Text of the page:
Hatchett thinks coaches have a more realistic view of a rookie in the high school game, but believes there are advantages to both formats – the travel ball and the school setting.

“It’s probably just the structure with the high school teams,” Hatchett said. “It doesn’t hit any coach or organization. I just think AAU gives you more freedom, whereas in high school you have to be a little more methodical in what you do and strategize a little more. I think that’s the biggest difference.

“At the higher level (college), it’s the structure. It’s just not a game for everyone. But I think it also helps your skill at playing AAU because you get the chance to practice some of those things that you were working on with your coach and whatever. But at the end of the day it’s a team sport and I think both platforms are good for evaluating kids.

Former McDonald’s All-American Tyler Lewis agrees with Hatchett.

He thinks today’s players are lucky to have both platforms. Lewis played in high school at Forsyth Country Day and later became the Virginia State Player of the Year at Oak Hill. He played college at NC State and Butler.

Lewis is now a regional scout with the North Carolina-based Phenom Hoop, and has said he wishes he had a high school event like this when he played.

“Normally,” he said, “players are more likely to shine in their high school team because their AAU team is so stacked up. But those are two totally different parameters. Some kids play better in high school teams. AAU, some play better in high school. So now you can see both metrics and see where they flourish in. It gives the coaches a better idea of ​​who they’re recruiting.

“I have the chance to show what I have”

National Rivals scout Jamie Shaw said the attendance of more than 100 varsity coaches at these events is nothing but a net positive. He notes that at a similar camp in South Carolina two weeks ago, a player received an offer from the SEC who was not a previously known rookie.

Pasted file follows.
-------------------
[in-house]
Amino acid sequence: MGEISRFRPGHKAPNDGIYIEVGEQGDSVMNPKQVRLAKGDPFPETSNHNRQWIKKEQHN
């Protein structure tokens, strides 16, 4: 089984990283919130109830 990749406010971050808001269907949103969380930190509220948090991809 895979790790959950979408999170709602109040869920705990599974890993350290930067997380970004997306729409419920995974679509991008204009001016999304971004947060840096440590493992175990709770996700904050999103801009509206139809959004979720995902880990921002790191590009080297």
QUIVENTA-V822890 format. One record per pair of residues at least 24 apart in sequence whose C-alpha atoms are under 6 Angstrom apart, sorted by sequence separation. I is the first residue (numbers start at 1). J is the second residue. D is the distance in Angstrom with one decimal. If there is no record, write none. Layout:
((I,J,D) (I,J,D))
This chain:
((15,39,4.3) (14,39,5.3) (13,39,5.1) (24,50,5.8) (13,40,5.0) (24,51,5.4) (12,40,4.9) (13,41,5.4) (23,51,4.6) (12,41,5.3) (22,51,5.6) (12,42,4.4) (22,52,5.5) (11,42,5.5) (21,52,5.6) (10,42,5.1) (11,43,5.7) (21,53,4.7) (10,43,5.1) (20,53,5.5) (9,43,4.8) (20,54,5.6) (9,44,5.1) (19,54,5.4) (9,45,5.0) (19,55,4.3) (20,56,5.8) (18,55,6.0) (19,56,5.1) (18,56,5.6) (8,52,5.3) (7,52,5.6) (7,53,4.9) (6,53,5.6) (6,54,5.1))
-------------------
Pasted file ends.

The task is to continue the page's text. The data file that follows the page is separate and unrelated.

South Carolina secured a commitment from Zack Davis (a point guard from Denmark-Olar), ”said Shaw,“ and he was a kid who might not necessarily be on the radar at an AAU event. They saw him with his high school team and not only did they volunteer, but he got engaged. So this type of event absolutely helps guys who might not be playing in shoe teams and gives them a chance to be seen.

And for players like Cannon’s Reeves, Shaw said playing a bigger role on the high school squad gives rookies a chance to answer any questions coaches may have while watching them on their travel teams.

“It’s just a different look,” Shaw said. “Speaking with the coaches, they are advocates for both. “

Reeves, a rising senior, said he had offers from Boston University, Charlotte, Houston Baptist, Lehigh, South Carolina, South Florida and Tulsa. Reeves should add to this list after a good week at Forsyth Country Day.

He blocked the shots. He bounced back. It showed a soft exterior feel.

He was also soaked. A lot.

“I have the chance to show what I have,” Reeves said. “The last few years I’ve had injuries, and the most important thing for me is to keep the same level of play. I struggled with that (two weeks ago in the first half live High School). My body was in pain on the last day and the most important thing for me is to stay healthy all the time. It’s enormous. I know every time my team played we had a lot of coaches and a lot of us are looking at each other now, some of them are newer guys.

“It’s just a great opportunity for all of us.”

Langston Wertz Jr. is an award-winning sports journalist who has worked at The Observer since 1988. He’s covered everything from Final Fours and the NFL to video games and Britney Spears. Wertz – a West Charlotte High and UNC graduate – is the rare person who can answer “Charlotte” when you ask “What city are you from.”